More than 60% of the economically active population is engaged in the informal economy, with which State resources are scarce and it depends on the sale of oil and the remittances of Mexican migrant workers in the United States. This situation, coupled with long and complex administrative processes to create businesses and employment, discourages the market and the formal economy, with which public services such as health, education, housing, are permanently in a precarious situation, directly impacting on the quality of the services and work of public providers. This leads the government to justify its privatization.

Each year, 30% of young people who achieve access to upper secondary education drop out for economic reasons, need to work, lack of study culture and experience of school failure. They are increasing the army of "ninis" (neither work nor study), who in the best of the cases venture into the informal economy with unskilled precarious jobs or, in the worst scenario, are caught by organized crime.

With a labor market so small and difficult, for just over eight years, young people graduating from higher education (tertiary education) have begun to extend their training, either because they need a postgraduate degree to compete in better conditions for a position of work, or to access the postgraduate scholarships, becoming "eternal" students who have masters, doctorate or postdoctoral degrees, but no work experience. The majority, however, must work and accept extremely precarious working conditions, where they are not paid for a professional job, under the pretext that they are learning. This figure is that of the "scholar".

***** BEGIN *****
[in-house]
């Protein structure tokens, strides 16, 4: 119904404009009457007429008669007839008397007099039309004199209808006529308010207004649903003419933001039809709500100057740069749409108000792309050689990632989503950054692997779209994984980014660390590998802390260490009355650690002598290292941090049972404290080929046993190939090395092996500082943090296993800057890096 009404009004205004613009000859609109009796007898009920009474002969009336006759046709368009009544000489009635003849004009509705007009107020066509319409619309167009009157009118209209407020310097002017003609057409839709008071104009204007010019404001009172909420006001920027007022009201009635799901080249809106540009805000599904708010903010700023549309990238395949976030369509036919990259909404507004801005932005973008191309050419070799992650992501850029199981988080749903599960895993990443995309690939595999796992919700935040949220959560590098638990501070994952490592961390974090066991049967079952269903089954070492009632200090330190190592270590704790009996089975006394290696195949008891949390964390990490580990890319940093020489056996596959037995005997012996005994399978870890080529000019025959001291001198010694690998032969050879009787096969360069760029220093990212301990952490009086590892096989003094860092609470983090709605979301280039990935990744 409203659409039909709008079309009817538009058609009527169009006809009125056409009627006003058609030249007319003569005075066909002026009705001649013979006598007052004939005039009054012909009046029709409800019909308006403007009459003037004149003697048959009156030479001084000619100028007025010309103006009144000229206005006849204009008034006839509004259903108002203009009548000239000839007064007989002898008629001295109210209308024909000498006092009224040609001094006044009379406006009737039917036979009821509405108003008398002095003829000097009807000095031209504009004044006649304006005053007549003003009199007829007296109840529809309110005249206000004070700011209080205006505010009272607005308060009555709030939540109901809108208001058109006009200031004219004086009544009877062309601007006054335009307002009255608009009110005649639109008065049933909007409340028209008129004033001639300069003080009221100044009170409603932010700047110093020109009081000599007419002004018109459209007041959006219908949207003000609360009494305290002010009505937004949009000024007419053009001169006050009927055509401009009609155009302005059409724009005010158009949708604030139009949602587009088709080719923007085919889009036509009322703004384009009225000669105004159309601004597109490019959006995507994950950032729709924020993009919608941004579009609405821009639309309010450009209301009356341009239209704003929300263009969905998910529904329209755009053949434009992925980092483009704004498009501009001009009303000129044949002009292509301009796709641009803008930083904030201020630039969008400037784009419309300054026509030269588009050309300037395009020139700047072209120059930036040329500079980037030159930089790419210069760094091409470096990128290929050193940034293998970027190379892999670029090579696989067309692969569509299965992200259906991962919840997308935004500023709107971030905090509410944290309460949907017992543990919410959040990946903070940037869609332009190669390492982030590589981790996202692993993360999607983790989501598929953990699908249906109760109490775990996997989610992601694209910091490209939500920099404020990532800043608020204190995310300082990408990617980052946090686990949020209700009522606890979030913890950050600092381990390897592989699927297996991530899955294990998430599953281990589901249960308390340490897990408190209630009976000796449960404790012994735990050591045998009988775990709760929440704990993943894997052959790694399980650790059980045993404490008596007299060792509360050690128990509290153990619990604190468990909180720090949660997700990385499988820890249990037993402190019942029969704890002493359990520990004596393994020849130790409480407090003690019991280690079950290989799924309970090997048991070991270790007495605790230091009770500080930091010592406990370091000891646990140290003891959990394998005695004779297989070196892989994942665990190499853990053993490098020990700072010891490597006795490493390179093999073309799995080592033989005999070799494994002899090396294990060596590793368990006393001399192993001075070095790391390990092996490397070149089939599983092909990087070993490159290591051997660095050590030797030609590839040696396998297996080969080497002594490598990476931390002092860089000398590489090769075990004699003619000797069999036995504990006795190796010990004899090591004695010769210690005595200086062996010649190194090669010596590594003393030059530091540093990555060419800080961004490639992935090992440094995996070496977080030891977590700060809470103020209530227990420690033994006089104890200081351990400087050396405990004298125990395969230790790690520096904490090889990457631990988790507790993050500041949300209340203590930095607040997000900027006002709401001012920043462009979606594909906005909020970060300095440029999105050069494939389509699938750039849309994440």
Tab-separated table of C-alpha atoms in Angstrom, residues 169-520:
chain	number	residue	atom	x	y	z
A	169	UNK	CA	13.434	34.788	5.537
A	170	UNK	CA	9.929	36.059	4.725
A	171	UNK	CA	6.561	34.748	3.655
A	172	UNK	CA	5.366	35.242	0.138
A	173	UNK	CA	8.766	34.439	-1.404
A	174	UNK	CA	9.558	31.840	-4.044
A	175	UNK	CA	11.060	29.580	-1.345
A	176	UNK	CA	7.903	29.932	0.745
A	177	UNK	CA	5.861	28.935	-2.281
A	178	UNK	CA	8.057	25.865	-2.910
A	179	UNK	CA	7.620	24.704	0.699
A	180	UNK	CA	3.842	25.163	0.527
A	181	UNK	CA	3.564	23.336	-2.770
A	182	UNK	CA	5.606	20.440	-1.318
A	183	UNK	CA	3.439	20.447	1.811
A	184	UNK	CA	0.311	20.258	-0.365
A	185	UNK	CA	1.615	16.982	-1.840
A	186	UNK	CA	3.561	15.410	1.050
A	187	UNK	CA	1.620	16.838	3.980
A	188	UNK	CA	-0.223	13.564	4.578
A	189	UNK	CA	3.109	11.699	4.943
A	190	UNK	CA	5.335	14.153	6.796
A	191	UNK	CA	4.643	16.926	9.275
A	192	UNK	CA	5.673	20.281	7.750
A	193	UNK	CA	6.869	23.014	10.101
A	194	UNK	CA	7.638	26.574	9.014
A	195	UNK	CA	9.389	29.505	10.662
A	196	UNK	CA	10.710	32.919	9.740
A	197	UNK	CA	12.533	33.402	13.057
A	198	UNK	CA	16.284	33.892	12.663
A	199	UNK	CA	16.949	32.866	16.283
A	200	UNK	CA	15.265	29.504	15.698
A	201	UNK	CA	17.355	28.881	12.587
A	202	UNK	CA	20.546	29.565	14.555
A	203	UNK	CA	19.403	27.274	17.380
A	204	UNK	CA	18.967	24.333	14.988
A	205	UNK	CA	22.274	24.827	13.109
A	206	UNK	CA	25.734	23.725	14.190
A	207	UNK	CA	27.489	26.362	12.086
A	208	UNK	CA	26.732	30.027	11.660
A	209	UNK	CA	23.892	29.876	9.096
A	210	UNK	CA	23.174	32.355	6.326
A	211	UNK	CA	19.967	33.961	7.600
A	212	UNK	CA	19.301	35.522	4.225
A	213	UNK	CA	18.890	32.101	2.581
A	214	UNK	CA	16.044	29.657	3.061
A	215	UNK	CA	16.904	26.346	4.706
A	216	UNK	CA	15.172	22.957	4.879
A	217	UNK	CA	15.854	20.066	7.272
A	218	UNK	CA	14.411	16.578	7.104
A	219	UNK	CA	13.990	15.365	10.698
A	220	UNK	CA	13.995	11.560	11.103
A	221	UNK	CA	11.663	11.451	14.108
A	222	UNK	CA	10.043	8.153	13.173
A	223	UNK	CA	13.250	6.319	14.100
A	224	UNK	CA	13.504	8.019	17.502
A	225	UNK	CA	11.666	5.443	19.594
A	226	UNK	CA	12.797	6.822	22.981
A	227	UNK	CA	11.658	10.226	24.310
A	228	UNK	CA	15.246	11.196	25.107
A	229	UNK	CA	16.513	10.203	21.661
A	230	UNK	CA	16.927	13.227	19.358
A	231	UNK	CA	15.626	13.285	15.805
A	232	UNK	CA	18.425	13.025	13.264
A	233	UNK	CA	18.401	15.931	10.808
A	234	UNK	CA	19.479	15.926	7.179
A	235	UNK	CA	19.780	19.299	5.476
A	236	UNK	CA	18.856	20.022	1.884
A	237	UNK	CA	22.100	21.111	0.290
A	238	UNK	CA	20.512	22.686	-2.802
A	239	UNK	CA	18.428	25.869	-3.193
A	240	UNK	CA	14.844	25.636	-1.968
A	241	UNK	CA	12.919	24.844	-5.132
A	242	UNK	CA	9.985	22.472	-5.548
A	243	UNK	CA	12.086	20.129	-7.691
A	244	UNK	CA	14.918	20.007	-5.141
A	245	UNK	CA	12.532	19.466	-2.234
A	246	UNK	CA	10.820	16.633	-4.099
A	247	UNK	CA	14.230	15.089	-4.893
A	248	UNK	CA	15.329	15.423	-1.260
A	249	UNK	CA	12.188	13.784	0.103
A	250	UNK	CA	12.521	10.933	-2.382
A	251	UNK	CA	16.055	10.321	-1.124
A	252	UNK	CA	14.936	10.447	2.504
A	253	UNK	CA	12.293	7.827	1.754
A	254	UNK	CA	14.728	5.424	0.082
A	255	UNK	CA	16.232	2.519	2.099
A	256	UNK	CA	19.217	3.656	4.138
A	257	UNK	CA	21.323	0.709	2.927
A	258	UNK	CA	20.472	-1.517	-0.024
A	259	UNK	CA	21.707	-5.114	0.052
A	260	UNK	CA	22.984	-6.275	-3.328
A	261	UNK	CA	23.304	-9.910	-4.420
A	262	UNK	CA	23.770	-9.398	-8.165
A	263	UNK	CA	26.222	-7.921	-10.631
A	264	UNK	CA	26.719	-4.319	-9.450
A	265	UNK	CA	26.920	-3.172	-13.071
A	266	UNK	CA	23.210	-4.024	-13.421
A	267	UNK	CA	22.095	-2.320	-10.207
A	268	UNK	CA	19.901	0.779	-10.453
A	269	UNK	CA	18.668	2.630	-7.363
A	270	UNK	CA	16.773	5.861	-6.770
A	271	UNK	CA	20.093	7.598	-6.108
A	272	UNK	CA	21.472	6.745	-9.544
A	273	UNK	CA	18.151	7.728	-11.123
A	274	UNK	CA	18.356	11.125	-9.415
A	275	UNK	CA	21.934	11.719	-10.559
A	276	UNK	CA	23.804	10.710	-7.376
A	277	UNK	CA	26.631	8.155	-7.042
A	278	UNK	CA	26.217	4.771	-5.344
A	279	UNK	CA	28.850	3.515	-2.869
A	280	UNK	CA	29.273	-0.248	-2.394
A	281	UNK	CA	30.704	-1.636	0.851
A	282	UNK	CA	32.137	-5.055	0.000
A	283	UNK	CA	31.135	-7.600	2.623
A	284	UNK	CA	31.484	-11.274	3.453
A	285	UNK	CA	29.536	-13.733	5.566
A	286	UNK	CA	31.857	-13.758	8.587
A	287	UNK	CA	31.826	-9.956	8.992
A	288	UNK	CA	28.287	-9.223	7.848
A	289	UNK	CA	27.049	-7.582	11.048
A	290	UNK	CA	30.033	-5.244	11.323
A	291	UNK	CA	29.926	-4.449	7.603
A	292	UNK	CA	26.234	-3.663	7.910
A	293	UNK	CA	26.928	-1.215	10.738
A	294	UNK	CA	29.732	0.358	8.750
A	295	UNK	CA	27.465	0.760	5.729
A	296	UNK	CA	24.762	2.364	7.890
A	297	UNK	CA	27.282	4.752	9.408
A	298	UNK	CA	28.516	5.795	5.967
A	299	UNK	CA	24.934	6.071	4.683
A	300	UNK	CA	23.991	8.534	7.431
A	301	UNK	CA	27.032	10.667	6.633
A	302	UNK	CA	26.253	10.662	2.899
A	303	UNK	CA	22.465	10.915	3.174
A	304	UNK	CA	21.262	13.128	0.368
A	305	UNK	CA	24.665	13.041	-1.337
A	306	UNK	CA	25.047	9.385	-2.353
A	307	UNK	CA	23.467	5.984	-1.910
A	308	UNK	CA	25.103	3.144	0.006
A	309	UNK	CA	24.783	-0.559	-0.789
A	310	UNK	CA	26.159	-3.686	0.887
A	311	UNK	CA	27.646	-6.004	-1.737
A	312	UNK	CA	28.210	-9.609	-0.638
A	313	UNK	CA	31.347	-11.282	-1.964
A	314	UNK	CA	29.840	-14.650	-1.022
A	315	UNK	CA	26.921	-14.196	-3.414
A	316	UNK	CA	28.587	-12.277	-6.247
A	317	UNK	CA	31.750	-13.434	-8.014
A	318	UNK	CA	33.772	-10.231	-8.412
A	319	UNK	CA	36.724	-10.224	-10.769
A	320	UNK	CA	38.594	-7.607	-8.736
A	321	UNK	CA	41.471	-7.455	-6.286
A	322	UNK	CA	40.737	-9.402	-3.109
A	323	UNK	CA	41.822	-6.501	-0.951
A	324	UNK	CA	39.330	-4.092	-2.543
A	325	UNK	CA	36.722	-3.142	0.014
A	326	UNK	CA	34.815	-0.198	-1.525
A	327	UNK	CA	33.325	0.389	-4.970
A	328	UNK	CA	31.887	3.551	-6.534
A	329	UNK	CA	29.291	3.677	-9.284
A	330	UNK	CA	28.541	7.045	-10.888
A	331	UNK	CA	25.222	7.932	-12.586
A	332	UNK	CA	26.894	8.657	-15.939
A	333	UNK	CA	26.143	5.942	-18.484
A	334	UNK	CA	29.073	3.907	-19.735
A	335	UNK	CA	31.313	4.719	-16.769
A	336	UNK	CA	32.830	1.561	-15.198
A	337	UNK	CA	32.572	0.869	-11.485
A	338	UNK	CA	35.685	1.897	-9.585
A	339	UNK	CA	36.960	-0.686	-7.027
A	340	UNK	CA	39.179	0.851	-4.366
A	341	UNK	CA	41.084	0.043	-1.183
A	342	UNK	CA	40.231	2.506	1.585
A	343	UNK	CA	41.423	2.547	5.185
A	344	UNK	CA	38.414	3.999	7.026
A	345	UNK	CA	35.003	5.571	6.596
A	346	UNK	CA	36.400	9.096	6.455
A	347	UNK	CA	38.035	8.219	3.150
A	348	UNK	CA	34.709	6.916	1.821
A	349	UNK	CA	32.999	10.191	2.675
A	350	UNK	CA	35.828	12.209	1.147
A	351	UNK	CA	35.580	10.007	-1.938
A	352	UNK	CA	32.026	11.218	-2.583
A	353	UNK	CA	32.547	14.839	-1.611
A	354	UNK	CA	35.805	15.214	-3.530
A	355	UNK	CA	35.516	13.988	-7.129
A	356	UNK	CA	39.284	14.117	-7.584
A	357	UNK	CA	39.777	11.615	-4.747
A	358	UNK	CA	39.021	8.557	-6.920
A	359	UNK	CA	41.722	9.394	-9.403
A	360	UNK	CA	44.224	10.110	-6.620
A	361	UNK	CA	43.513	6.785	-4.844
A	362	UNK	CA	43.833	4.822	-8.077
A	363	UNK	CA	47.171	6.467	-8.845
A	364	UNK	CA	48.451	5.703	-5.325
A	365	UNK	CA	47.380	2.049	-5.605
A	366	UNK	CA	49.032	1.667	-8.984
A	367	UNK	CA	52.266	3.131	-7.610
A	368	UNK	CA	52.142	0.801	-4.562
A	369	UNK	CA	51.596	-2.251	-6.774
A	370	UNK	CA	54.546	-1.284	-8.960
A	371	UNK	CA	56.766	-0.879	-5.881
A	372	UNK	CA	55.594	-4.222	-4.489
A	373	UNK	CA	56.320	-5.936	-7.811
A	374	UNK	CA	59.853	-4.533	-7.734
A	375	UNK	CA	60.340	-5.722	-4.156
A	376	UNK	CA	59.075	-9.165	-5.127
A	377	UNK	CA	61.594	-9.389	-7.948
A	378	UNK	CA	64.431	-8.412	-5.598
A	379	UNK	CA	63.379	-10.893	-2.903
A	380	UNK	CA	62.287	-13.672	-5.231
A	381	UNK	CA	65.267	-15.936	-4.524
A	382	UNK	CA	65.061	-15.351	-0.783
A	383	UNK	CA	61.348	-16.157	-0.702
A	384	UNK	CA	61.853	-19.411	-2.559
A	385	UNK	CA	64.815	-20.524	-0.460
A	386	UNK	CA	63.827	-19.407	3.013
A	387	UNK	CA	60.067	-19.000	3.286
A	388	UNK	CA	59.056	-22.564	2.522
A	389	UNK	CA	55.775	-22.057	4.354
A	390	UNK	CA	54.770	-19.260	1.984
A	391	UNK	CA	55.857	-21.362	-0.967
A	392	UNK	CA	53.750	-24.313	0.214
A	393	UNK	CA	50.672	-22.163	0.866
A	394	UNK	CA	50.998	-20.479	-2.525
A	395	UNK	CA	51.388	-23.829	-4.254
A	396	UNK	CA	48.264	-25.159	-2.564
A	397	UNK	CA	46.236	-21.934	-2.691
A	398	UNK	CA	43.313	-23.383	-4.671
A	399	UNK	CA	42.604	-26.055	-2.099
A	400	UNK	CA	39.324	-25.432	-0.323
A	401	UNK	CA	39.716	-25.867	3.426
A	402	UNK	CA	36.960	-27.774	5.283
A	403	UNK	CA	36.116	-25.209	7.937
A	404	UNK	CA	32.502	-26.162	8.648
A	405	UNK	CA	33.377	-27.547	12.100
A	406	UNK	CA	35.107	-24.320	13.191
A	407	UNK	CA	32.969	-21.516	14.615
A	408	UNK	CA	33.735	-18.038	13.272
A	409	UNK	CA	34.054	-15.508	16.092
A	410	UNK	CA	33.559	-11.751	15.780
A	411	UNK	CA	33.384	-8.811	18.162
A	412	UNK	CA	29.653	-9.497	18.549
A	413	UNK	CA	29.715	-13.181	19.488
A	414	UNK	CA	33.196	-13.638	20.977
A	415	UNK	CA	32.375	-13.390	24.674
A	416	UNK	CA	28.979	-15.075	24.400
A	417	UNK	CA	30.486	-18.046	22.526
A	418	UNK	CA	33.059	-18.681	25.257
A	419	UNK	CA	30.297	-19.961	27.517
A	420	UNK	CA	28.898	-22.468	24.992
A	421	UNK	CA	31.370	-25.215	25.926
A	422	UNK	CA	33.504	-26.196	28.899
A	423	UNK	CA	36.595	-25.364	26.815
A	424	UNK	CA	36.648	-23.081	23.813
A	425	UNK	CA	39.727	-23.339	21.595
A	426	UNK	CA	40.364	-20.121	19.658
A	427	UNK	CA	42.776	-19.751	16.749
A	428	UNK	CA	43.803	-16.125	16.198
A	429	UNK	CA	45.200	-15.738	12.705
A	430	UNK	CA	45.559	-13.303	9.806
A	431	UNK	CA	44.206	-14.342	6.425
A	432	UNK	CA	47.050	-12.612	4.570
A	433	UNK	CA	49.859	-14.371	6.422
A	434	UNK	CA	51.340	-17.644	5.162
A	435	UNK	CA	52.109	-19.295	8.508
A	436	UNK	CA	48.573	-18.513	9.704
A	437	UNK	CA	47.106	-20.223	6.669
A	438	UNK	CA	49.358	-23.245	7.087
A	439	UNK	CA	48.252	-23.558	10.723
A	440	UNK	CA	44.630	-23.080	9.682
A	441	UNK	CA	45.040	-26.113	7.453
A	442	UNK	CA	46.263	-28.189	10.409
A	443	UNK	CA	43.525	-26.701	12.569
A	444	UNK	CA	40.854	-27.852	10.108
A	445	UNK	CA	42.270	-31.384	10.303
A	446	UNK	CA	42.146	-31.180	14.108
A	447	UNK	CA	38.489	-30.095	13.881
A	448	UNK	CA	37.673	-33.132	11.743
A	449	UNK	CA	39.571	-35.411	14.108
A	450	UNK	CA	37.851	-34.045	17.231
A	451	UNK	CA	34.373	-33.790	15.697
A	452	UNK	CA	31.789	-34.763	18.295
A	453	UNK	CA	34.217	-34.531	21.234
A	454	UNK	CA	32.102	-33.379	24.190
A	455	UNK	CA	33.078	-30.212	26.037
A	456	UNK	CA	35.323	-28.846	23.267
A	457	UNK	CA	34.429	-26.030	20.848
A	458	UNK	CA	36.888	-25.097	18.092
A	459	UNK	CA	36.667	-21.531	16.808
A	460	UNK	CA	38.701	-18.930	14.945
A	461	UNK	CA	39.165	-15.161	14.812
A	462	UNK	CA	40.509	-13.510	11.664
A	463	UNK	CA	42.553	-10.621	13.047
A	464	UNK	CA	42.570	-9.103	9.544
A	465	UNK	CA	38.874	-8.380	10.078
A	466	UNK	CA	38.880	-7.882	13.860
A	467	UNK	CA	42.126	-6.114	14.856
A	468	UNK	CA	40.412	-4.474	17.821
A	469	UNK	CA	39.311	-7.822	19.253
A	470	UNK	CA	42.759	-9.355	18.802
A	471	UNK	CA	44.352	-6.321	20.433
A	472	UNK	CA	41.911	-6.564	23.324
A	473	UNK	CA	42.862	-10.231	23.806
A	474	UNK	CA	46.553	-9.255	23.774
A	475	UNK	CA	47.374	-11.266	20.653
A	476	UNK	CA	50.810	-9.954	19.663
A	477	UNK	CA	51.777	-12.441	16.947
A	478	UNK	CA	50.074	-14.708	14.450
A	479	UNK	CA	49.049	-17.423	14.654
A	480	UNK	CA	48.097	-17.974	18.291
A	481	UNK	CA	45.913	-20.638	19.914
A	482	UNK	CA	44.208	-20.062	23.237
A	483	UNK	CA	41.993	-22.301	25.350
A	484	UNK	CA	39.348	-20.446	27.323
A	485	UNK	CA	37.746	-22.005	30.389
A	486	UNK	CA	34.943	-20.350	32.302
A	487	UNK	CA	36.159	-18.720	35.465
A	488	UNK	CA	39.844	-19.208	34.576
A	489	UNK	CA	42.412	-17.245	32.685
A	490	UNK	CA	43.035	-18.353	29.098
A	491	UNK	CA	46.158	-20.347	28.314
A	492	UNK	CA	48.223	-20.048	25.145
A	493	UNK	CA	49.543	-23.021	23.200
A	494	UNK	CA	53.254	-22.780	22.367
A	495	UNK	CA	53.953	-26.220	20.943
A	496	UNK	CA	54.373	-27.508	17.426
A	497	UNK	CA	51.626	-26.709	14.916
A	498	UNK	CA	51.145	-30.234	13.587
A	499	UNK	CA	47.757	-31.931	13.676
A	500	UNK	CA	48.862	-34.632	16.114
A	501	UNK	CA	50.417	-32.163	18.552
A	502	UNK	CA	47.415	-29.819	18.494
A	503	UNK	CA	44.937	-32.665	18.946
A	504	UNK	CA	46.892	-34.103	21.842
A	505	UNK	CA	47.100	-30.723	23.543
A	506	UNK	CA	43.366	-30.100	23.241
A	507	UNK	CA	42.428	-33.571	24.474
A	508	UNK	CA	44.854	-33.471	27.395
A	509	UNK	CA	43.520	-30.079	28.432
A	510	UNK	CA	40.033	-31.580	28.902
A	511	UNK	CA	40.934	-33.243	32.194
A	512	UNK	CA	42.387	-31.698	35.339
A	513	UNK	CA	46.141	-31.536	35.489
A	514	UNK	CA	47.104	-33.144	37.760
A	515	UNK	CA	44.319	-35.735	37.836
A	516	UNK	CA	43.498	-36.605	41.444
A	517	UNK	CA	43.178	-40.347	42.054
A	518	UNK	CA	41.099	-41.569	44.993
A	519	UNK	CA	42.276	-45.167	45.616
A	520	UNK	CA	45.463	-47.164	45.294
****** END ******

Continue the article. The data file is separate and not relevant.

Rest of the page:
In Mexico is also growing "outsourcing", a form of precarious work, in which a company hires workers under minimum working conditions, but do not work in it, but this company "sublet" to other companies almost always larger, corporate transnational, where workers perform substantive work, without for this second company, employing them represent no labor obligation. Workers are rotated and taken from one company to another without considering their needs - they may be studying or living in areas far from work centers. This condition leads to the three actors - workers, contractor and work company - to establish a relationship lacking solid links, in which the identity processes are minimized and discouraged.